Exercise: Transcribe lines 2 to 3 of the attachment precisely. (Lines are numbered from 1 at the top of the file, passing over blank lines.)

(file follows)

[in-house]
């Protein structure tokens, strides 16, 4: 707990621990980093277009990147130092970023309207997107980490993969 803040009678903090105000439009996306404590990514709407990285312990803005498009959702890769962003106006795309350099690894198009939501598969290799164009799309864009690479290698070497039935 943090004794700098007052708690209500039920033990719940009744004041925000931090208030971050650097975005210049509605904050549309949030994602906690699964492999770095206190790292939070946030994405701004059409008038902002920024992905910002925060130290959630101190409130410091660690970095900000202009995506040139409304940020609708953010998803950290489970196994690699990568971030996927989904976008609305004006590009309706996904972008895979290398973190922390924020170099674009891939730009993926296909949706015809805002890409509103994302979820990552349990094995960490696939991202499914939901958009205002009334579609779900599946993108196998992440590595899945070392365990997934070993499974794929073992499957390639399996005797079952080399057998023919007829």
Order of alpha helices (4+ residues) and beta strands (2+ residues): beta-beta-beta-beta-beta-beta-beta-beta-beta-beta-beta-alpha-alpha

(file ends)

């Protein structure tokens, strides 16, 4: 707990621990980093277009990147130092970023309207997107980490993969 803040009678903090105000439009996306404590990514709407990285312990803005498009959702890769962003106006795309350099690894198009939501598969290799164009799309864009690479290698070497039935 943090004794700098007052708690209500039920033990719940009744004041925000931090208030971050650097975005210049509605904050549309949030994602906690699964492999770095206190790292939070946030994405701004059409008038902002920024992905910002925060130290959630101190409130410091660690970095900000202009995506040139409304940020609708953010998803950290489970196994690699990568971030996927989904976008609305004006590009309706996904972008895979290398973190922390924020170099674009891939730009993926296909949706015809805002890409509103994302979820990552349990094995960490696939991202499914939901958009205002009334579609779900599946993108196998992440590595899945070392365990997934070993499974794929073992499957390639399996005797079952080399057998023919007829």
Order of alpha helices (4+ residues) and beta strands (2+ residues): beta-beta-beta-beta-beta-beta-beta-beta-beta-beta-beta-alpha-alpha